PRISHTINA – The Parliamentary Committee on Internal Affairs and Security are being activated to exercise its role in the police oversight with the aim to strengthen police integrity in Kosovo.
The Kosovo Centre for Security Studies (KCSS) organized on 18 of April a public discussion on police oversight practice in Kosovo aiming to prepare recommendations for improving practice in this area.
The first Vice Chairperson of the Committee on Internal Affairs and Security, Rexhep Selimi has pointed out that the committee established a working group to monitor the implementation of the Law on Police Inspectorate and prepare recommendations.
“However, the biggest challenge is that the recommendations of the parliamentary committees are not respected and implemented by the relevant institutions, such as government and other institutions,” stated Selimi.
A Member of the Kosovo Assembly and Committee on Internal Affairs and Security, Fatmir Xhelili, agreed with the Selimi and added that the committee already met with representatives of the Inspectorate.
“The purpose of the meeting is drafting a report by the Committee regarding the supervision of the implementation of the Law on Police Inspectorate. Apart from this, it is considered that a good cooperation exists between the Kosovo Assembly with the Kosovo Police and the Police Inspectorate of Kosovo,” said Xhelili.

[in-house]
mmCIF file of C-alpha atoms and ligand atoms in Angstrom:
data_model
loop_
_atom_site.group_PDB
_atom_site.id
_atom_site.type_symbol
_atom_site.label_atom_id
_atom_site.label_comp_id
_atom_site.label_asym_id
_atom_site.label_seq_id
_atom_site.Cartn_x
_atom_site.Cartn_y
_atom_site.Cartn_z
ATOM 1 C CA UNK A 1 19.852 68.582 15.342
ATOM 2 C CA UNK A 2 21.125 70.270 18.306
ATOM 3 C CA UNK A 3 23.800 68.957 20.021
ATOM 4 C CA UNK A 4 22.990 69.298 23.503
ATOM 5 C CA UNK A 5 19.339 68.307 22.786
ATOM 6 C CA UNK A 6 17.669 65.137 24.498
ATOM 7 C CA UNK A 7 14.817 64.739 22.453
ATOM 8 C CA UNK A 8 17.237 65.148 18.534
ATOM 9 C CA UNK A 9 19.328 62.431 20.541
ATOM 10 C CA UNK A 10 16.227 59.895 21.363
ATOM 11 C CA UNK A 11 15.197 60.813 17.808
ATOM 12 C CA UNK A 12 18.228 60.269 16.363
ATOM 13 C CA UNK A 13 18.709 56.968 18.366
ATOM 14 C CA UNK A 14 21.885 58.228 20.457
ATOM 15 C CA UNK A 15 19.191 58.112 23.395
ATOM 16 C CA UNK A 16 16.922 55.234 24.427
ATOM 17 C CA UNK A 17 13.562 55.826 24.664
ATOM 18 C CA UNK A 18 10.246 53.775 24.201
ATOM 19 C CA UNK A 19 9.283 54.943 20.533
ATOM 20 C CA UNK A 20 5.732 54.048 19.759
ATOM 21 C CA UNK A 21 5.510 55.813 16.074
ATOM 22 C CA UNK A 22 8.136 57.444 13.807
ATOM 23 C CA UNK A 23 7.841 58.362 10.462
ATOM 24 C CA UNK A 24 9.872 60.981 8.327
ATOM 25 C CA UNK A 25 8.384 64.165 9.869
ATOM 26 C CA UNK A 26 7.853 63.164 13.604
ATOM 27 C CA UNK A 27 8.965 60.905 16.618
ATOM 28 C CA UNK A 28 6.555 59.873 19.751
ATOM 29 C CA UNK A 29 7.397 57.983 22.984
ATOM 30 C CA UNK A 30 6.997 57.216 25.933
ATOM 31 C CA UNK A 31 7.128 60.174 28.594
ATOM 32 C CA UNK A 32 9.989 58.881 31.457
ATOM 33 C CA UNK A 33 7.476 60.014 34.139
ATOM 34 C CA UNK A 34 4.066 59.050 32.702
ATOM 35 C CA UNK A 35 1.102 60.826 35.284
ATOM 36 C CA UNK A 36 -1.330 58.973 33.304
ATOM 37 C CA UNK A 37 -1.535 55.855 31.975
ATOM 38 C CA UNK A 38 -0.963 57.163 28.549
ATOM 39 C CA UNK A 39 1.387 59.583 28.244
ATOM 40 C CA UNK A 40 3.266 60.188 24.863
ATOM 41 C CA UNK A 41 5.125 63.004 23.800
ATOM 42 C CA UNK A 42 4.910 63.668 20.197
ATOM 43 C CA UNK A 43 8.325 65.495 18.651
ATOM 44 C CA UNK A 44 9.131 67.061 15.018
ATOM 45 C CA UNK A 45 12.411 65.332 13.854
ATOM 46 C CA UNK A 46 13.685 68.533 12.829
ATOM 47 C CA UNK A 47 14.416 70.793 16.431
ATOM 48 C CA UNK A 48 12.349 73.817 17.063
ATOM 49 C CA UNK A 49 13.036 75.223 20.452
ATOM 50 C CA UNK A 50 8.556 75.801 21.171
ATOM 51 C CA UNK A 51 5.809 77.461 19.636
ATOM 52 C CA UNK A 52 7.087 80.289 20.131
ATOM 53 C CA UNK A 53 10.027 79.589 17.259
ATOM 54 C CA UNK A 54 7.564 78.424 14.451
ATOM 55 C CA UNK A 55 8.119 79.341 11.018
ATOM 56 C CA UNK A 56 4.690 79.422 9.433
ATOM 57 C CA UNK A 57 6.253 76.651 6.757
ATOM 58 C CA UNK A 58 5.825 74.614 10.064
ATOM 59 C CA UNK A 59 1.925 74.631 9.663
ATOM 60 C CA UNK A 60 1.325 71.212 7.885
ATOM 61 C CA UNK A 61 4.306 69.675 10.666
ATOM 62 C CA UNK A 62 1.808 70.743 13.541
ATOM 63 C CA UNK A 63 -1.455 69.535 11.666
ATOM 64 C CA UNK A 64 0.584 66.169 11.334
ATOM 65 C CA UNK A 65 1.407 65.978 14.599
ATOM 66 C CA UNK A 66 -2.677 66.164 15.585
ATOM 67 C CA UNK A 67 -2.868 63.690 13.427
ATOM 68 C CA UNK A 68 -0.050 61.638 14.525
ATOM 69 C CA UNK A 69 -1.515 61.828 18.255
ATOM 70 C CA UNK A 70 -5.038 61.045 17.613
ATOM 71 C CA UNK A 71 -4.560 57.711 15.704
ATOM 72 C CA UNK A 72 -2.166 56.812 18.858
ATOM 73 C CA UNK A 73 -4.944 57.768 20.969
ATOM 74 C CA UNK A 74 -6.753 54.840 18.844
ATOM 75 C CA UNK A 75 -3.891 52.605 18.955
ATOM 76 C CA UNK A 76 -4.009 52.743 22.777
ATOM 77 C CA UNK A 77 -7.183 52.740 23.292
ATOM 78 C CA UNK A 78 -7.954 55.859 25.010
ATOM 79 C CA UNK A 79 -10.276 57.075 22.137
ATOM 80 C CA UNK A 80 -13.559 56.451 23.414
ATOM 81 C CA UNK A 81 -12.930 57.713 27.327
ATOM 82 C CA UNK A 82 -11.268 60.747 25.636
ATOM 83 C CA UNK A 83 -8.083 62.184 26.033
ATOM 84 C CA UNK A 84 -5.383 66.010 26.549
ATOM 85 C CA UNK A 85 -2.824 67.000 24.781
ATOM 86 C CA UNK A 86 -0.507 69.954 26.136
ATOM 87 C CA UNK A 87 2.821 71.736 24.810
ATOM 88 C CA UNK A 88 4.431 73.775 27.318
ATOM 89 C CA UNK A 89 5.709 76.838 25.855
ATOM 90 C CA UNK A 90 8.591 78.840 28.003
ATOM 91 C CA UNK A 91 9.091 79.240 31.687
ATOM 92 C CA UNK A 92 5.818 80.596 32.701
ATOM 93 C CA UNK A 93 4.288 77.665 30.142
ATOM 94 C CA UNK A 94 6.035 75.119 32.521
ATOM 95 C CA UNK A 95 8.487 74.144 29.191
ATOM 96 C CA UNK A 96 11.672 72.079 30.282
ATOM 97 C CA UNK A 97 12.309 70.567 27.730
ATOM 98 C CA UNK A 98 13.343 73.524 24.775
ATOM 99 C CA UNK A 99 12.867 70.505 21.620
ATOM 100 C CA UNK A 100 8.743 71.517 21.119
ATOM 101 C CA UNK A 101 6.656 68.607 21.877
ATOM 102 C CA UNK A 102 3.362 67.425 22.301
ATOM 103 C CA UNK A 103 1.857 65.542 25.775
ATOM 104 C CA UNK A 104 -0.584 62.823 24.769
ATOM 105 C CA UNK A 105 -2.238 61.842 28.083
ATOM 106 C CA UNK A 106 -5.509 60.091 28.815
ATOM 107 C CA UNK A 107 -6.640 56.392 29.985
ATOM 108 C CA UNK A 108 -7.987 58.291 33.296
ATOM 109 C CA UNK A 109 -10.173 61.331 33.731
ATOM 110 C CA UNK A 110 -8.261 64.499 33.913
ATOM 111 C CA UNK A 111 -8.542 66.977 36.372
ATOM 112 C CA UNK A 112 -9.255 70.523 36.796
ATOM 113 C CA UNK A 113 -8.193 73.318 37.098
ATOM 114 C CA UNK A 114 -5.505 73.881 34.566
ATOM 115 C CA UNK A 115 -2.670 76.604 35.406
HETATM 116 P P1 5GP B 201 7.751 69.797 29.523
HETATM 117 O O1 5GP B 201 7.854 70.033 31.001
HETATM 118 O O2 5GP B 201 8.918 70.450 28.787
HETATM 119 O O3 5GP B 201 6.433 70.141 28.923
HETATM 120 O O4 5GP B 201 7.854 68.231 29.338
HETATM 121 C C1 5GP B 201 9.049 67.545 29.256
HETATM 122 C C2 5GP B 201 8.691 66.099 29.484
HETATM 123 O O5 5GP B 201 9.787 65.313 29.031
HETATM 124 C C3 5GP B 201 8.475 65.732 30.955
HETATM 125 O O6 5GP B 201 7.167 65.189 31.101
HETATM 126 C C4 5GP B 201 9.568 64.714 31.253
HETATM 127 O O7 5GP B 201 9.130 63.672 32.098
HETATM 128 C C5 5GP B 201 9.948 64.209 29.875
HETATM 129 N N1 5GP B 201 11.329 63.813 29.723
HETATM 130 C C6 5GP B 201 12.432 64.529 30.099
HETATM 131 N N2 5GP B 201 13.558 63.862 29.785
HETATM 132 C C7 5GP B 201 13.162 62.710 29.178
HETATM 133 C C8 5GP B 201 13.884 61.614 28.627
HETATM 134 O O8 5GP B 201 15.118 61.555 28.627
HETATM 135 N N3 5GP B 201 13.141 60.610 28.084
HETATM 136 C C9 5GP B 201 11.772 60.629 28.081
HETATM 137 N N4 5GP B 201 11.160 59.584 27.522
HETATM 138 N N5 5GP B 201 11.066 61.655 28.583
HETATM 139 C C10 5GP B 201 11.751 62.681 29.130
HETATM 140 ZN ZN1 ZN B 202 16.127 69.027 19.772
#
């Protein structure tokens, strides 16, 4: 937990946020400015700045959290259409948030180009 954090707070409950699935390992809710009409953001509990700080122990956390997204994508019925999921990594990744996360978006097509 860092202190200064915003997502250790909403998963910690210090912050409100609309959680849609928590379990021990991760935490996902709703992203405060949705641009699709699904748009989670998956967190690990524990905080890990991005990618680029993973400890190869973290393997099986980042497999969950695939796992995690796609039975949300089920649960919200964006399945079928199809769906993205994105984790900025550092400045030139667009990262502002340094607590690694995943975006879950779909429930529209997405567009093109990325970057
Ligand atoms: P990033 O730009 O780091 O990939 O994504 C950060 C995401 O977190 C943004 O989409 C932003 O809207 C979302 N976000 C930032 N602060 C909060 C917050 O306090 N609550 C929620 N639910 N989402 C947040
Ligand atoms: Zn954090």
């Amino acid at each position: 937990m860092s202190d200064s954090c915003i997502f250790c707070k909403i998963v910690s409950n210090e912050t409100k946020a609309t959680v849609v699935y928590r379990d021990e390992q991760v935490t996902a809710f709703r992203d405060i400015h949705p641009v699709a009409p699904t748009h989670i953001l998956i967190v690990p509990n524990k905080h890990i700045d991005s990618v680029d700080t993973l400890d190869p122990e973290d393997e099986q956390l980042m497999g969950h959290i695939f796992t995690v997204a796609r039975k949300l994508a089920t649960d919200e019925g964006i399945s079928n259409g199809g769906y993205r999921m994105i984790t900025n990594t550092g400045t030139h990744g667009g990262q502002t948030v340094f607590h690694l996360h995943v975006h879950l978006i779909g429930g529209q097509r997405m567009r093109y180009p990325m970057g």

Representatives of the police from the Directorate for Development of Performance and Career, Brahim Sadriu said that the parliamentary oversight is important for the police and added that integrity plan started to be implemented since the 1st of January of this year.
Apart from the issues discussed in the conference, KCSS Researcher Plator Avdiu stated that the Police Inspectorate should go under institutional reforms in order to gain its credibility to build and enhance police integrity in Kosovo.
“Knowing that there are investigations towards the members of the Inspectorate, therefore firstly this institution should be reformed in order to provide its contribution to police integrity,” concluded Avdiu.
Members of the Parliament declared that involvement of non-state actors, such as media and civil society, would be an added value towards democratic oversight of the police.
The KCSS through its expertise and in cooperation with the relevant stakeholders would provide the contribution towards integrity, good governance, and democratization of the security sector, with particular regard to the police and Inspectorate.